In the Gospel description of the Last Judgement, there is really only one question: how do we treat “the least of these” (Matthew 25:40). In the midst of an intense battle over federal budget cuts and raising the debt ceiling, the central moral criteria are how the lives and dignity of “the least of these” are affected by the political and policy choices facing the nation. Why are the lifelines for those who are poor and vulnerable most at risk in these debates and decisions? Catholic social teaching—with its focus on human life and dignity, solidarity and subsidiarity, a priority for the poor, and the pursuit of the common good—offers criteria for national discussion and decisions in the midst of this crisis.
This dialogue asked how our national conversation neglects issues of poverty and racial and economic justice, and why this is happening. It asked how we can help shift national and ecclesial discussion and action to focus more directly and consistently on lifting up the “least of these,” to protect the lives and dignity of those left behind in our nation and communities, and to renew the Christian commitment to seek to “bring good news to the poor, liberty to captives and to set the downtrodden free” (Luke 4:18-19).
Kim Daniels, director of the Initiative and member of the Vatican Dicastery for Communication, opened the dialogue. John Carr, founder of the Initiative and former director of justice and peace efforts for the United States Conference of Catholic Bishops, moderated the discussion.
The participants addressed questions along these lines:
- Why is there so little attention, coverage, and priority given in the media, politics, and policy to issues affecting the most vulnerable in our society?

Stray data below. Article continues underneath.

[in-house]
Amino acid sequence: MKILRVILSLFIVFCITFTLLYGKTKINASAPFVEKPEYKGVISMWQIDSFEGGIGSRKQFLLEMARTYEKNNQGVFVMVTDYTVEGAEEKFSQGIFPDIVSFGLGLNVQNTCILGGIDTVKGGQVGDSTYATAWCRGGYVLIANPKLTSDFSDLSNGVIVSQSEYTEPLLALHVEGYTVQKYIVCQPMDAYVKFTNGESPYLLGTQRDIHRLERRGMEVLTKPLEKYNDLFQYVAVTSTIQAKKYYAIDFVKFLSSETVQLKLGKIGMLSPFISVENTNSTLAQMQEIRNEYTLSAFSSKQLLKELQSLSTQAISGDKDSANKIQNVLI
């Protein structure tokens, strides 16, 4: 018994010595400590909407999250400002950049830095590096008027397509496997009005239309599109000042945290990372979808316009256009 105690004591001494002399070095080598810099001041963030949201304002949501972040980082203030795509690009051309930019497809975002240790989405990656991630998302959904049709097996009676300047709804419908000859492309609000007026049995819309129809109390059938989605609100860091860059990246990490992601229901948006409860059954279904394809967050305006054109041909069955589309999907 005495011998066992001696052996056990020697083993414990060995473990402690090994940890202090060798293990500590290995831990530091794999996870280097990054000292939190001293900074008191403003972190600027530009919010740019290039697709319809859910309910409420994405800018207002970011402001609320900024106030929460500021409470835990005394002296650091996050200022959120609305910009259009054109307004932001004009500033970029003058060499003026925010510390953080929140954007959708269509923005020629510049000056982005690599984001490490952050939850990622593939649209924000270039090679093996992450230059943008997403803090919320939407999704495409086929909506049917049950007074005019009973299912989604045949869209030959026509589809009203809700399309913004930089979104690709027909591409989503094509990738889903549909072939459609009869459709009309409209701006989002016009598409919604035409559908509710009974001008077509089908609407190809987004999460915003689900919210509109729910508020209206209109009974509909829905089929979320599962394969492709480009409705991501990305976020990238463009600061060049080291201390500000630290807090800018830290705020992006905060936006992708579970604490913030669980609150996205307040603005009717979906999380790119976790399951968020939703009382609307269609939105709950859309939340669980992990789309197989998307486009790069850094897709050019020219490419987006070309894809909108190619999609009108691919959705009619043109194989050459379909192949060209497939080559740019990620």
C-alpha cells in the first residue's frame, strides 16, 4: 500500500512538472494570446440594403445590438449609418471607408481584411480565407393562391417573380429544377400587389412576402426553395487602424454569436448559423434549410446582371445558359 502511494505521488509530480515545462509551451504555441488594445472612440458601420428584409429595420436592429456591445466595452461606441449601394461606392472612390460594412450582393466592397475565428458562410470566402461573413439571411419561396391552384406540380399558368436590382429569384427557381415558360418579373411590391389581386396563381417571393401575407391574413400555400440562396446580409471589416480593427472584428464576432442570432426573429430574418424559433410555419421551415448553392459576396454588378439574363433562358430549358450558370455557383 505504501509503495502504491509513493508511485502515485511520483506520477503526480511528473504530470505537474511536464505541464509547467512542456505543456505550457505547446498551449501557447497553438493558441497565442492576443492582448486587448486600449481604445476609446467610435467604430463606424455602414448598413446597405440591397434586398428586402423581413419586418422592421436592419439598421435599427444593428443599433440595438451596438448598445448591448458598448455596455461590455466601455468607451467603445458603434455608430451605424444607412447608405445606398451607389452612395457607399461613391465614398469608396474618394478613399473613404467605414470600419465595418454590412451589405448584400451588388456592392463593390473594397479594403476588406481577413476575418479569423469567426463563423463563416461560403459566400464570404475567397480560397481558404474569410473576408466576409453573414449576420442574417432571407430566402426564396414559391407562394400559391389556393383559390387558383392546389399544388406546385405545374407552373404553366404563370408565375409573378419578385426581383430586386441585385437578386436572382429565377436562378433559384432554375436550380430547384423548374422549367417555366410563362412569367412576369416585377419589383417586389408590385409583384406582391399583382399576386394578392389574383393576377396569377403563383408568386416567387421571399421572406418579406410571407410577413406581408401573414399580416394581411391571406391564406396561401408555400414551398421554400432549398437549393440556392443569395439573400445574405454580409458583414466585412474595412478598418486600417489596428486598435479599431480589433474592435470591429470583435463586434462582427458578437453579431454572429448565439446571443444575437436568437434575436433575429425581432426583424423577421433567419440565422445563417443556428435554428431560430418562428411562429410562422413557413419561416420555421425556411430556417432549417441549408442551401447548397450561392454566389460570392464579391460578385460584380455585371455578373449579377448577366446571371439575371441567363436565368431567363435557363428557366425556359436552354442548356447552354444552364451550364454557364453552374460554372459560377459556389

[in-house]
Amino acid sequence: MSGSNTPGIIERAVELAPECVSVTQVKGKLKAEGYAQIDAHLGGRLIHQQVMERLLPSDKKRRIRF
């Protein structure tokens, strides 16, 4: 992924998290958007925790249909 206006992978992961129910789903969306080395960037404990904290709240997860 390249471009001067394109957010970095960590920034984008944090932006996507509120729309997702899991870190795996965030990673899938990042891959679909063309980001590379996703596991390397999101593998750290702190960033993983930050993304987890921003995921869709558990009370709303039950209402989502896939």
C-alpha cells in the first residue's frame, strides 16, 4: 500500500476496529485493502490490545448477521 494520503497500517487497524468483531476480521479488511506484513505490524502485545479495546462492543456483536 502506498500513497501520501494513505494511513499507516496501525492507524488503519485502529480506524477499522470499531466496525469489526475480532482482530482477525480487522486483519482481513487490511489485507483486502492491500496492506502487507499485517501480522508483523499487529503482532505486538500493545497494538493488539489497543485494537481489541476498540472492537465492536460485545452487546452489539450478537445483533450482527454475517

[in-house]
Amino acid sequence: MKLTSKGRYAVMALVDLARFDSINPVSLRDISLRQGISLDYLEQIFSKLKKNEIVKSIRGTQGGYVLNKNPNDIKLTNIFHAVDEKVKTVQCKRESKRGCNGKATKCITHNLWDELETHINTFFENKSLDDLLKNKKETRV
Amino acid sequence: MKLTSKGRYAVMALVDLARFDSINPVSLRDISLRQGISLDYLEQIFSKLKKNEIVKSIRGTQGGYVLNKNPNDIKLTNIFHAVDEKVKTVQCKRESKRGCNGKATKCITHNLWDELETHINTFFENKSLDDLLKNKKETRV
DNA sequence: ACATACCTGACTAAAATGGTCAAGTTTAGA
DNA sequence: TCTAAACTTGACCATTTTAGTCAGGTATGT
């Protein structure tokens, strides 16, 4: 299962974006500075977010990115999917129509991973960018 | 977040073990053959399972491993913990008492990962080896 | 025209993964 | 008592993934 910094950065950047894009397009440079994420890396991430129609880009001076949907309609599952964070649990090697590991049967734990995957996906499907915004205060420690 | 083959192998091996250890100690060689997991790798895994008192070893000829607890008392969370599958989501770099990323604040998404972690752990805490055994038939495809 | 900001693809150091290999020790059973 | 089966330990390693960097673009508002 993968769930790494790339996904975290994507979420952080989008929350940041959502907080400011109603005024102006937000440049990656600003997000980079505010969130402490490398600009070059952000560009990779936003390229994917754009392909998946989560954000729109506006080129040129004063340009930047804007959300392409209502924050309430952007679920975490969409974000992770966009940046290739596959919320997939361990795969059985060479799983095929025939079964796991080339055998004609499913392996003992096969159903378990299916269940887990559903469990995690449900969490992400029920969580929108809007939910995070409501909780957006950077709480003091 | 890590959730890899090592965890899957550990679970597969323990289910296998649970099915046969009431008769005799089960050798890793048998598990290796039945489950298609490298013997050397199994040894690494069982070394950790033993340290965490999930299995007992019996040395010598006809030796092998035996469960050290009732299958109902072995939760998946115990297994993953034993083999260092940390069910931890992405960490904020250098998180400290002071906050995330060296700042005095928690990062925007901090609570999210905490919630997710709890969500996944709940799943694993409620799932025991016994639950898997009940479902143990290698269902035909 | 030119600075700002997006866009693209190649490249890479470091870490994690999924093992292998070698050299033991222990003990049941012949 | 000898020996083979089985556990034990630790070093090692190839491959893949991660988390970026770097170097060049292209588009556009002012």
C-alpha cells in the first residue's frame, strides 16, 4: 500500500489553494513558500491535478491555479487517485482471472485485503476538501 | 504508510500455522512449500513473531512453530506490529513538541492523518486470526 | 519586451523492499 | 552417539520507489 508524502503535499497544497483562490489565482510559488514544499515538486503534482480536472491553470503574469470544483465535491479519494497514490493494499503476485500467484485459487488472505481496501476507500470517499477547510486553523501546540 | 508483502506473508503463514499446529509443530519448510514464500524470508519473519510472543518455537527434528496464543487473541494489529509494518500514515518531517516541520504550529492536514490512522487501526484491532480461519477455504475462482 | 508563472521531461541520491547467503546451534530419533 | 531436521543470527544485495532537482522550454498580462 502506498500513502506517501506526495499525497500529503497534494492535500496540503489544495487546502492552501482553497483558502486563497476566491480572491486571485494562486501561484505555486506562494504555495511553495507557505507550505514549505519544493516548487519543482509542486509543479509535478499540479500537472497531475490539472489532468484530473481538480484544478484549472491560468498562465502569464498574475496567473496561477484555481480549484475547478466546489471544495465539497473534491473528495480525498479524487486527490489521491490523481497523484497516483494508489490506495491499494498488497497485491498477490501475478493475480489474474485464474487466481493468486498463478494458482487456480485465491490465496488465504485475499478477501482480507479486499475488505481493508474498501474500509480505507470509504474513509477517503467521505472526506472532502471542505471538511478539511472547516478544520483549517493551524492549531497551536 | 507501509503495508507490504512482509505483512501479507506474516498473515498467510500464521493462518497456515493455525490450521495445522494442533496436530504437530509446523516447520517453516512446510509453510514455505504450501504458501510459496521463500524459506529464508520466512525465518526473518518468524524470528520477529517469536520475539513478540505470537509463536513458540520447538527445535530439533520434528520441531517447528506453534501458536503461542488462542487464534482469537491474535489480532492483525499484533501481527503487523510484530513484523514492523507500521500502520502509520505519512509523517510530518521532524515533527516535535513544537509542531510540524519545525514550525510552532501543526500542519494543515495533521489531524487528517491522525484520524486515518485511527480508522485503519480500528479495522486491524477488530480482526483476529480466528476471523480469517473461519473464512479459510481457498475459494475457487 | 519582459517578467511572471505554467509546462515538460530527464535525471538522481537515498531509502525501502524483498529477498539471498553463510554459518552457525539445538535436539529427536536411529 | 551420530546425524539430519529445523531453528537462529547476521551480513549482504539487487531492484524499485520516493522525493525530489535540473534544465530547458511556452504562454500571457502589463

- How can our religious communities heed Pope Francis’ warnings about turning inward and his call to focus on the peripheries?
- In the U.S. national budget and debt ceiling battles to come, how can the voices, needs, and lives of poor children and families be heard and protected? What action is required?
- What happened to the “racial reckoning” of 2020, and how can we bring renewed energy and commitment to overcoming racial injustice?
- The COVID-19 pandemic was supposed to teach us that we are in this together, but instead, it exposed our deep divisions. How can we strengthen and renew a sense of solidarity and compassion?
- Where do these obligations fit in the faith and consciences of Catholics and other people of faith? In the work of parishes, dioceses, and faith communities? In the agendas of national Catholic organizations and other religious ministries? In the priorities of policymakers who are people of faith?
- How do we make the Matthew 25 criteria of caring for the “least of these” the center of our personal lives, ecclesial structures, and national decisions?
This dialogue was co-sponsored by the Initiative on Catholic Social Thought and Public Life and the Center on Faith and Justice at Georgetown University.
View articles, statements, and other resources for this dialogue.